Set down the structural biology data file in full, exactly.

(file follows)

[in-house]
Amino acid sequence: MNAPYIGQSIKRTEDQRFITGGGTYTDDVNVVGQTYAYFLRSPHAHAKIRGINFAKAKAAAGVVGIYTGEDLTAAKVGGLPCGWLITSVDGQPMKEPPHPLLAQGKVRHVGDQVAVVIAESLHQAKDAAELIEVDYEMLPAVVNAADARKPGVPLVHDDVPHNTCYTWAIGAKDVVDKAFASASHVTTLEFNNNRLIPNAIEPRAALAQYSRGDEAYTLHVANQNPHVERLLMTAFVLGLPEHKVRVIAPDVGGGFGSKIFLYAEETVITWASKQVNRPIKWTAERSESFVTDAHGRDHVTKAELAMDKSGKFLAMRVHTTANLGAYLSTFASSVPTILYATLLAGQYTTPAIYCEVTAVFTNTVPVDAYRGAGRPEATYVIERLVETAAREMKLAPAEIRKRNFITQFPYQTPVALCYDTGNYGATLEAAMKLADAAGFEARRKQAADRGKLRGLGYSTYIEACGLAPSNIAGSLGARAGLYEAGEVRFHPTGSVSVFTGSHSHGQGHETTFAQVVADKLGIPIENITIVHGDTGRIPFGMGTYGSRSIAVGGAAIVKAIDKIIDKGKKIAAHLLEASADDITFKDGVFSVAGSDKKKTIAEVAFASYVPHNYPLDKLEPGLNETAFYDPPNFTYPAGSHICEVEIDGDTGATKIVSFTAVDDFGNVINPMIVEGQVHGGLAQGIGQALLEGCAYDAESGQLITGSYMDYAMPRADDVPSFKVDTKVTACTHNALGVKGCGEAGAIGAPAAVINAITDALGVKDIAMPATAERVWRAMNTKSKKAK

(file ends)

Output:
[in-house]
Amino acid sequence: MNAPYIGQSIKRTEDQRFITGGGTYTDDVNVVGQTYAYFLRSPHAHAKIRGINFAKAKAAAGVVGIYTGEDLTAAKVGGLPCGWLITSVDGQPMKEPPHPLLAQGKVRHVGDQVAVVIAESLHQAKDAAELIEVDYEMLPAVVNAADARKPGVPLVHDDVPHNTCYTWAIGAKDVVDKAFASASHVTTLEFNNNRLIPNAIEPRAALAQYSRGDEAYTLHVANQNPHVERLLMTAFVLGLPEHKVRVIAPDVGGGFGSKIFLYAEETVITWASKQVNRPIKWTAERSESFVTDAHGRDHVTKAELAMDKSGKFLAMRVHTTANLGAYLSTFASSVPTILYATLLAGQYTTPAIYCEVTAVFTNTVPVDAYRGAGRPEATYVIERLVETAAREMKLAPAEIRKRNFITQFPYQTPVALCYDTGNYGATLEAAMKLADAAGFEARRKQAADRGKLRGLGYSTYIEACGLAPSNIAGSLGARAGLYEAGEVRFHPTGSVSVFTGSHSHGQGHETTFAQVVADKLGIPIENITIVHGDTGRIPFGMGTYGSRSIAVGGAAIVKAIDKIIDKGKKIAAHLLEASADDITFKDGVFSVAGSDKKKTIAEVAFASYVPHNYPLDKLEPGLNETAFYDPPNFTYPAGSHICEVEIDGDTGATKIVSFTAVDDFGNVINPMIVEGQVHGGLAQGIGQALLEGCAYDAESGQLITGSYMDYAMPRADDVPSFKVDTKVTACTHNALGVKGCGEAGAIGAPAAVINAITDALGVKDIAMPATAERVWRAMNTKSKKAK